Gov. Kathy Hochul on Monday signed five pieces of legislation in New York City to provide support to 9/11 victims, survivors and their loved ones.
Hochul said this support will help to remove barriers and delays from Victim Compensation Fund and workers’ compensation claims.
In addition, she said two bridges and a highway will be designated to honor brave individuals who gave the ultimate sacrifice.
The governor signed these pieces of legislation in New York City while honoring and remembering those lost during on Sept. 11th, 2001.
In addition, Hochul was joined by Vice President Kamala Harris, New York State Attorney General Letitia James, New York City Mayor Eric Adams and other federal, state and local elected representatives during a visit to the World Trade Memorial Museum earlier on Monday.
“On this solemn day of remembrance, let us not only honor the lives lost on 9/11, but also extend our support to the survivors, their loved ones and our first responders,” Gov. Hochul said. “New York remains committed to honoring the legacy of those lost and providing resources for victims and their loved ones.”
Legislation (S. 2946B/A. 75-B) aims to ensure that individuals who were in the Lower Manhattan and northern Brooklyn exposure zones between September 2001 and the end of May 2002 are made aware by employers of their rights to register for the 9/11 Victim Compensation Fund and the World Trade Center Health Program, which provide monitoring and treatment for eligible individuals with WTC-related illnesses.
The legislation would require businesses and institutions that had people return after the attack to notify them of their potential eligibility for the Victim Compensation Fund and World Trade Center Health Fund.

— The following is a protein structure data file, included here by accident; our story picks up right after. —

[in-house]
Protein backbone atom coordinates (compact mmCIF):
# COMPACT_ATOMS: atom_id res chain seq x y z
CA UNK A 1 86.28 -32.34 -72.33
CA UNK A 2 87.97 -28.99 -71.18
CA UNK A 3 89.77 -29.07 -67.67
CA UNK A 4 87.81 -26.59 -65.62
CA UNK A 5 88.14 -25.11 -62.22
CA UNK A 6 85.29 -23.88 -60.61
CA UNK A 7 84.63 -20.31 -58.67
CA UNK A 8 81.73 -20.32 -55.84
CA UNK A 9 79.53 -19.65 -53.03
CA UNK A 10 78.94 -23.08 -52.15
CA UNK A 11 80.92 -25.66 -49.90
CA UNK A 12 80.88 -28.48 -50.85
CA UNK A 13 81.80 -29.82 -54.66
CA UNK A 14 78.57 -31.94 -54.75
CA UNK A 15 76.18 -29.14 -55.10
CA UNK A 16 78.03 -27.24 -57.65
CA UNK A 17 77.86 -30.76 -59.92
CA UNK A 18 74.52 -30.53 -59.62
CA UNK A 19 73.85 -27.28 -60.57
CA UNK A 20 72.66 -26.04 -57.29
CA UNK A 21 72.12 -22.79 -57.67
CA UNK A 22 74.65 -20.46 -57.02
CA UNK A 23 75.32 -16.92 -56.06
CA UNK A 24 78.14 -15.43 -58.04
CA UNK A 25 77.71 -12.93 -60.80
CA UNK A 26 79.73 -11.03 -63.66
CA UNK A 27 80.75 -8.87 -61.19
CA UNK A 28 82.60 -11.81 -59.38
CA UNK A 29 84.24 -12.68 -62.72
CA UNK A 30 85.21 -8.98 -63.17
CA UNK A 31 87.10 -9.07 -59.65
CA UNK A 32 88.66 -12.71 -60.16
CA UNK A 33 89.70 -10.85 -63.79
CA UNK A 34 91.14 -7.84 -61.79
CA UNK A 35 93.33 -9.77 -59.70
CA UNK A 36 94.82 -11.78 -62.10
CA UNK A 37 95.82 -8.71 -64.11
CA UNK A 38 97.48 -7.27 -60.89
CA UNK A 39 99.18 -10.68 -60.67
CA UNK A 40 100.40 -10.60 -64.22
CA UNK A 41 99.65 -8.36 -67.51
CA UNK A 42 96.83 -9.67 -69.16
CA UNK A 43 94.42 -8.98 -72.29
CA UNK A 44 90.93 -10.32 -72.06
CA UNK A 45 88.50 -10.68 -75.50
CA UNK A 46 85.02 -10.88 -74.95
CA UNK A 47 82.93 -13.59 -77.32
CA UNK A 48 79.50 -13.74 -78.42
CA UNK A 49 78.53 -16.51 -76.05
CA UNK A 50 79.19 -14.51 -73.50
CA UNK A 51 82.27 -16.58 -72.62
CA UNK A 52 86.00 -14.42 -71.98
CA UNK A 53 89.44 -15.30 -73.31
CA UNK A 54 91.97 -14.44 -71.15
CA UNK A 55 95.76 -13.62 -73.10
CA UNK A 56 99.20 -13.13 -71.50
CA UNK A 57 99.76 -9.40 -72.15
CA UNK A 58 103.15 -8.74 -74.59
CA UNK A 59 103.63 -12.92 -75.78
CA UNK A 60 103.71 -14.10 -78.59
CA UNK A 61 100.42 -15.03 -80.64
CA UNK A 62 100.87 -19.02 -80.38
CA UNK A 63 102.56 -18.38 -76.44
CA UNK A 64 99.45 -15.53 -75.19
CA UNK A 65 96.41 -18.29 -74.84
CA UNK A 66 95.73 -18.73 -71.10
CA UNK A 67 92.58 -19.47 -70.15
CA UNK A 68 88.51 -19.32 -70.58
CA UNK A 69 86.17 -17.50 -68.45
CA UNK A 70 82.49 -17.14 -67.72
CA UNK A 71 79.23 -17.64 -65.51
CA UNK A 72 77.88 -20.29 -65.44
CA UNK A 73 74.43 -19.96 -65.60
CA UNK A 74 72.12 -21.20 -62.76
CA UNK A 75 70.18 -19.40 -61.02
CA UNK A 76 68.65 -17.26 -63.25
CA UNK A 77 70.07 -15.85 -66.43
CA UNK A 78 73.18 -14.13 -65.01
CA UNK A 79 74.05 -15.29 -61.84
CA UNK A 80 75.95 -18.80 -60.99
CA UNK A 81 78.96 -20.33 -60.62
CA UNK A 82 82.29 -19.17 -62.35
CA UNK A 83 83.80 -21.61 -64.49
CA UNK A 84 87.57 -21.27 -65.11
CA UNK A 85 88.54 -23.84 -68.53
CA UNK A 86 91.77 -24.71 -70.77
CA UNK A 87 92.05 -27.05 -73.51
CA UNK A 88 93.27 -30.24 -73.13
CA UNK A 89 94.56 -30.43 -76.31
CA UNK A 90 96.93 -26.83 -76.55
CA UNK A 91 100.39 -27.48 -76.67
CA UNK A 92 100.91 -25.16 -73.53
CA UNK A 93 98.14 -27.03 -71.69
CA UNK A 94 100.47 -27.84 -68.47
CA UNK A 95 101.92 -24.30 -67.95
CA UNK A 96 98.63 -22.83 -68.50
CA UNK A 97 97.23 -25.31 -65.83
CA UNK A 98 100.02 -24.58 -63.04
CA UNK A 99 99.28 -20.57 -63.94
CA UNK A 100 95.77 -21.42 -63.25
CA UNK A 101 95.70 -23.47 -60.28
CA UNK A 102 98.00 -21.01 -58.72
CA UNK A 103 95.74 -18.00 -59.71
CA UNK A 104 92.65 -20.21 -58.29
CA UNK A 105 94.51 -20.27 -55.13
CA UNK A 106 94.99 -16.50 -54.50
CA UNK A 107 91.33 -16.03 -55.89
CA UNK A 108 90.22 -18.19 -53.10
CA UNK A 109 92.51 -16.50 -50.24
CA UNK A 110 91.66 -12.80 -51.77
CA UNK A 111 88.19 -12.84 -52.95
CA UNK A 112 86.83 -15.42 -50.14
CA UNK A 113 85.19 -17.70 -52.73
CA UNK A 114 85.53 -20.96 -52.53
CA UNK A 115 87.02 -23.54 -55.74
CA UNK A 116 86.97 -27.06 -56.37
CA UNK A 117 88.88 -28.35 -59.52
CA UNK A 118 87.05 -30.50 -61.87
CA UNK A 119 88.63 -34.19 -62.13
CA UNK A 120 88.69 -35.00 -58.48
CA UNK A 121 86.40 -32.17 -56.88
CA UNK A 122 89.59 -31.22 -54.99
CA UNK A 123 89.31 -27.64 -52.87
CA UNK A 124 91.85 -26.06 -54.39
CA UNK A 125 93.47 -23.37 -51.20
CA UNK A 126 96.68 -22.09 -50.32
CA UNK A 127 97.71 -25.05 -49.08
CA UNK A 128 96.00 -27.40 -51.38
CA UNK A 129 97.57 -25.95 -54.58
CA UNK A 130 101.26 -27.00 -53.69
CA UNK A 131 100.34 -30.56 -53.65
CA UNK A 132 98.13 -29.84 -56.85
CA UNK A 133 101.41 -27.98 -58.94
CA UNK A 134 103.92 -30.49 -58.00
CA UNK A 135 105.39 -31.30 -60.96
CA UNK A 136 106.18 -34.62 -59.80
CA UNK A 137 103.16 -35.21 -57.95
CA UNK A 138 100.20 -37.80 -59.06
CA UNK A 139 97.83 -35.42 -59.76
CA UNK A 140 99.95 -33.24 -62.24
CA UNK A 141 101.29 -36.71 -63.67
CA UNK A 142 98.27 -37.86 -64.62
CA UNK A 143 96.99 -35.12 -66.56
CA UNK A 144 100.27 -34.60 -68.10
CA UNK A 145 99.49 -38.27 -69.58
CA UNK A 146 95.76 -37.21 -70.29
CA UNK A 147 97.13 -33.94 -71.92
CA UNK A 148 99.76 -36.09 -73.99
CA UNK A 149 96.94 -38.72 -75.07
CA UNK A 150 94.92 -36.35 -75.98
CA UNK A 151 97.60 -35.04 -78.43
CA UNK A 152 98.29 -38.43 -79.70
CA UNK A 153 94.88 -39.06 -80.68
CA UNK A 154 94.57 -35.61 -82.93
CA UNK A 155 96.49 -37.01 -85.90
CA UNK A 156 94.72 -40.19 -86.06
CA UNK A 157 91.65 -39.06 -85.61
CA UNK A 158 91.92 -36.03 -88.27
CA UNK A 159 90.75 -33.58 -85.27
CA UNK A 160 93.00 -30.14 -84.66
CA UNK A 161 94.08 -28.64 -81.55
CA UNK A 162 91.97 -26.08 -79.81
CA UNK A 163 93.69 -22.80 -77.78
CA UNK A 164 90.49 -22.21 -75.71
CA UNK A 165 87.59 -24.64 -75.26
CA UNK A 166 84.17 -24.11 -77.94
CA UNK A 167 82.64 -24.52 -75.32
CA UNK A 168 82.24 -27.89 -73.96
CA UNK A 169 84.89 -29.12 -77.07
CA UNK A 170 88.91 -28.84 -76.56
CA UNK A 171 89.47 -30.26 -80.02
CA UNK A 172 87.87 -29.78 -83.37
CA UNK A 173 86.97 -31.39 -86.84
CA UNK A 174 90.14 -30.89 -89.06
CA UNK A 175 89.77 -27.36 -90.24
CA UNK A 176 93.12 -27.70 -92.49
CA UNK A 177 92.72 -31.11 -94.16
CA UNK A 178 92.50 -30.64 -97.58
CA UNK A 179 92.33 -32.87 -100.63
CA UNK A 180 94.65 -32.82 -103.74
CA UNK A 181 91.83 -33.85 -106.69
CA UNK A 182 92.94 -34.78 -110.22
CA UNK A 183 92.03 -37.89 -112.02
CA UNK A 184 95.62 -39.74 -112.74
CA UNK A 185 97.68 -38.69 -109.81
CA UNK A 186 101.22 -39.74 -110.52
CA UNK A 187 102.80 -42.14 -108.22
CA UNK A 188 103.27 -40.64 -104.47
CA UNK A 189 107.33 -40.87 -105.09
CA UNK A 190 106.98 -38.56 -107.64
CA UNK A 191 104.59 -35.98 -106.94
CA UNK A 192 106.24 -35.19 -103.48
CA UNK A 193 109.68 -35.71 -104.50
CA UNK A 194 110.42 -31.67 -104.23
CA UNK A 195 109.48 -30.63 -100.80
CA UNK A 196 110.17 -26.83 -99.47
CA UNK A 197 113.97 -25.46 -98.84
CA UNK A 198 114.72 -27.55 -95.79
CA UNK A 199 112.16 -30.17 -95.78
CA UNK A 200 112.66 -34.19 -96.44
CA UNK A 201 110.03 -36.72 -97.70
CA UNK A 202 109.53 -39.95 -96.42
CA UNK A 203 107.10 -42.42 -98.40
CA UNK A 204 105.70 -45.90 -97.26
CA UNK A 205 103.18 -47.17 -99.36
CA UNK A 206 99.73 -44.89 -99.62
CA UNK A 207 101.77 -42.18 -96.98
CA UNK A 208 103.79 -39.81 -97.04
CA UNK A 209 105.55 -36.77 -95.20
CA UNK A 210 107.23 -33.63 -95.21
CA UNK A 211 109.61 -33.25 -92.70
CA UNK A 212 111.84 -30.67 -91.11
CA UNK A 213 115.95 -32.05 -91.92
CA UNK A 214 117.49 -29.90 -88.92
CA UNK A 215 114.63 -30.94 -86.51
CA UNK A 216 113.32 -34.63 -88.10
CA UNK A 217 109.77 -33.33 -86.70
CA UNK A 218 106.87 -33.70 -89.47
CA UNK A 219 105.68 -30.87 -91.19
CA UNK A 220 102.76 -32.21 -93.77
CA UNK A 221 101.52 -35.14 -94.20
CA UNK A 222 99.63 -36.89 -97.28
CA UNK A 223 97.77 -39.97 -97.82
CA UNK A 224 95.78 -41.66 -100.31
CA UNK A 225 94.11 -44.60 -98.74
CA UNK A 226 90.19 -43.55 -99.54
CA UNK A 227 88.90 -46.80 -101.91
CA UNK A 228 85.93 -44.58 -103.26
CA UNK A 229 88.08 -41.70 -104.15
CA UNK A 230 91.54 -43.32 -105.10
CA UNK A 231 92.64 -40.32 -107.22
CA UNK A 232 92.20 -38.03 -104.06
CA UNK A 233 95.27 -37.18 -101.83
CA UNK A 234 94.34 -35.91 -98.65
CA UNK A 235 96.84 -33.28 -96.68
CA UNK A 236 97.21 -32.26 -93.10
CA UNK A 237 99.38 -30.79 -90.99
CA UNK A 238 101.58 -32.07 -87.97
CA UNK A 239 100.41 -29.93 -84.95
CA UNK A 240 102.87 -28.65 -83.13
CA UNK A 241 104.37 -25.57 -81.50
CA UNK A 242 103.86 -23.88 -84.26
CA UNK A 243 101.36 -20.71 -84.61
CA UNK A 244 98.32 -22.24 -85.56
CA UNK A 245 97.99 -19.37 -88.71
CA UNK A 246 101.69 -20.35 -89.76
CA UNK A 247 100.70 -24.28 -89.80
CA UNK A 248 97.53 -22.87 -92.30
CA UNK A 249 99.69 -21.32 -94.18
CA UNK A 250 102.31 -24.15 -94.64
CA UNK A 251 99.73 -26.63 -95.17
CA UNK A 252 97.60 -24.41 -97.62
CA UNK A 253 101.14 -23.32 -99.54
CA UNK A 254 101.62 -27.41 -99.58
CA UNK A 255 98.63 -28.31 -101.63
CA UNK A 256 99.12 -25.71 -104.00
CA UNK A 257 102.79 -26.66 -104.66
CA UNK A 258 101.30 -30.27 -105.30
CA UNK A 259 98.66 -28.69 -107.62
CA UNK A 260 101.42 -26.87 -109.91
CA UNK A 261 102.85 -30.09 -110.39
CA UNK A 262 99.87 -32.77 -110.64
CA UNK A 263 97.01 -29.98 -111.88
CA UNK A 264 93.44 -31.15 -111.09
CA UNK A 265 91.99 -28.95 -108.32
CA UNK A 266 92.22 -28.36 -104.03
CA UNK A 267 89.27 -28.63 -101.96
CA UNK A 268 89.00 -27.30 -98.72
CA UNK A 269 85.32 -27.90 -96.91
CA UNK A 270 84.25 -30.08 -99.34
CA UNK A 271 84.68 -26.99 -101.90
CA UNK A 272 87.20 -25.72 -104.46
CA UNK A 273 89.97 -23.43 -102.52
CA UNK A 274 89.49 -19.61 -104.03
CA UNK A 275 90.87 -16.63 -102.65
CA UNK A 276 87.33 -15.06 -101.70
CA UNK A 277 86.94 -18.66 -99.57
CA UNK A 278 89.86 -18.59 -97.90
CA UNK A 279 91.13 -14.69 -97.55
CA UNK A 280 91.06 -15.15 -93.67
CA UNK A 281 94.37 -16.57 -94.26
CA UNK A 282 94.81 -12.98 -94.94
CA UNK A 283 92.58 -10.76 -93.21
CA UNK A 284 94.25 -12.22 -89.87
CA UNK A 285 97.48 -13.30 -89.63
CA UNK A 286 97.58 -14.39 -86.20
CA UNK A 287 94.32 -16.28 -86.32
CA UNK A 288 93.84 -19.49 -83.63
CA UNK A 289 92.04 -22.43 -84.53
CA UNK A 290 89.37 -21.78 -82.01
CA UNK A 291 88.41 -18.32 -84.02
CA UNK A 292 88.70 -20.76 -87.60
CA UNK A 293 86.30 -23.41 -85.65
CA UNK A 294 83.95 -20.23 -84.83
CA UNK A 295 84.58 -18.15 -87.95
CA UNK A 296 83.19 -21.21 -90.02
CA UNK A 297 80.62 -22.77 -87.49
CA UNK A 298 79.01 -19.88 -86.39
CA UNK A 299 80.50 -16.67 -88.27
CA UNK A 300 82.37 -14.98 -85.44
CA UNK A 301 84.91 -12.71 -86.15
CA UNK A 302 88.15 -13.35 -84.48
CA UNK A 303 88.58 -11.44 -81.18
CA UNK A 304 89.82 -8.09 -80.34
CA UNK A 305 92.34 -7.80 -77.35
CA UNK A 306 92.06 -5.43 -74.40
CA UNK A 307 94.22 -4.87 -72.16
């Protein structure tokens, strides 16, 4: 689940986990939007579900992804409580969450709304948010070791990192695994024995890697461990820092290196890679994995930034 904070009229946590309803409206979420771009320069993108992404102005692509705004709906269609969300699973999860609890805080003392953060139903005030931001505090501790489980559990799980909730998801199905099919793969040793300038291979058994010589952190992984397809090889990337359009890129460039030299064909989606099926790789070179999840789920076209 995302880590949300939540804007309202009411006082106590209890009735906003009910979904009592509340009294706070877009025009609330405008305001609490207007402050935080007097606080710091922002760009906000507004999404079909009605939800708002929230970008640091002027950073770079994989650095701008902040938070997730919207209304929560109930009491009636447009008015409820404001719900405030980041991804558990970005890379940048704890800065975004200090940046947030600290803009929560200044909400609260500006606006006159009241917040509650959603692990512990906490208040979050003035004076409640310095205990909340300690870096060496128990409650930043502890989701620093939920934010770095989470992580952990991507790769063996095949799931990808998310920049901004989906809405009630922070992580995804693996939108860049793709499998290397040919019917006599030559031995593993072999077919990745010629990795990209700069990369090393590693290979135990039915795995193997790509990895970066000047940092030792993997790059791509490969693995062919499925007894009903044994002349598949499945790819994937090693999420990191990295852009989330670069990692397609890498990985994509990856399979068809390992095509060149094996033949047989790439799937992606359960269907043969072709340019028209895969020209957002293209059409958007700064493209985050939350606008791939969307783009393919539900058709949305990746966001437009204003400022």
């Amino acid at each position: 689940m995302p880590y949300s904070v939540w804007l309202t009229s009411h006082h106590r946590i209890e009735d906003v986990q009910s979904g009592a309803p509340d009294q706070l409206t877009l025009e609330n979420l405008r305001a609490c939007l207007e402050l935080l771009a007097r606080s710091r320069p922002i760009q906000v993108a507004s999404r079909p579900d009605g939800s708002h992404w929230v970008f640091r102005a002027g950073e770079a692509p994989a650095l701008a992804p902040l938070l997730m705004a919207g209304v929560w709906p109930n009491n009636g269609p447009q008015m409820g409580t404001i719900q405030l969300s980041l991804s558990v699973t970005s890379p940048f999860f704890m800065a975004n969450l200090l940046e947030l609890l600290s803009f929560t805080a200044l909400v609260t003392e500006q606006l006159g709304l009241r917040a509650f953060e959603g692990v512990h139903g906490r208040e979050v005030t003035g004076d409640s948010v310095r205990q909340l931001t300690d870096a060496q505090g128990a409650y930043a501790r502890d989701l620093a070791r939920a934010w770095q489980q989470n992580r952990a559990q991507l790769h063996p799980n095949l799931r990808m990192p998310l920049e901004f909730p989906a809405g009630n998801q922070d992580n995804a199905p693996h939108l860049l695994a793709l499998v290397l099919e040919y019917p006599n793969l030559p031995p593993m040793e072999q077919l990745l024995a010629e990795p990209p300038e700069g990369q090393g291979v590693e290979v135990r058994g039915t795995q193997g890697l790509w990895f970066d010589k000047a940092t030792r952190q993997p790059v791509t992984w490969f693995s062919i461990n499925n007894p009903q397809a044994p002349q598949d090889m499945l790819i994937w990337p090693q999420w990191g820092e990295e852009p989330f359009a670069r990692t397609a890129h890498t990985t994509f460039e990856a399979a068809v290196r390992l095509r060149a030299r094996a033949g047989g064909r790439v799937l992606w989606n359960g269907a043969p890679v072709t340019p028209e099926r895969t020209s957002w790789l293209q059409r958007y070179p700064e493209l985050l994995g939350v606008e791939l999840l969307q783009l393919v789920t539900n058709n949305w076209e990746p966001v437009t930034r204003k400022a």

The State’s Economic Development agency and Department of Labor will coordinate a plan to provide adequate notice of the benefits available.
State Sen. Brian Kavanagh said, “In addition to our heroic first responders, there are many workers, including retail employees, cleanup workers, office workers, building services staff, and others who were in the vicinity of the World Trade Center during and after the horrific 9/11 terrorist attacks and who may experience WTC-related illnesses. The 9/11 Victim Compensation Fund and the World Trade Center Health Program have been a lifeline for many people for two decades, but many others are not aware that they may be eligible for these programs.
This law will help remedy this by enlisting employers of those who worked in the area on or after 9/11 up until Jul. 31, 2002 to notify each employee of these programs. I thank Assemblymember Nader Sayegh for championing this bill in the Assembly, all those who advocated for its passage, and Governor Hochul for signing it into law.”
Assemblymember Nader J. Sayegh said, “In this pivotal moment where our nation stands at the crossroads of memory and responsibility, New York’s 9/11 Notice Act shines as a beacon of recognition and justice. Governor Kathy Hochul’s support activates the ‘Go Find Me Movement’ to locate and help forgotten victims of 9/11.
“I want to extend my heartfelt gratitude to Gov. Kathy Hochul and all members of the New York State Legislature for recognizing the urgency of alerting those who returned to their daily lives in Lower Manhattan, that they too were exposed to the toxic aftermath of 9/11 and suffered for far too long in silence,” he said. “With this legislation, we are ensuring that the forgotten victims, from downtown office workers to students, are not left behind, and they receive the support and care they rightfully deserve. Gov. Hochul’s commitment to the well-being of our community is a testament to her dedication to the people of New York.”
Legislation (S. 6462/A. 6732) designates a portion of the state highway system as the “Port Authority Police Officer Pavlos D. Pallas Memorial Bridge” located in the neighborhood of East Elmhurst, Queens County. The Port Authority PBA, Paul’s former union, seeks to see Paul eternally remembered in his hometown for his service.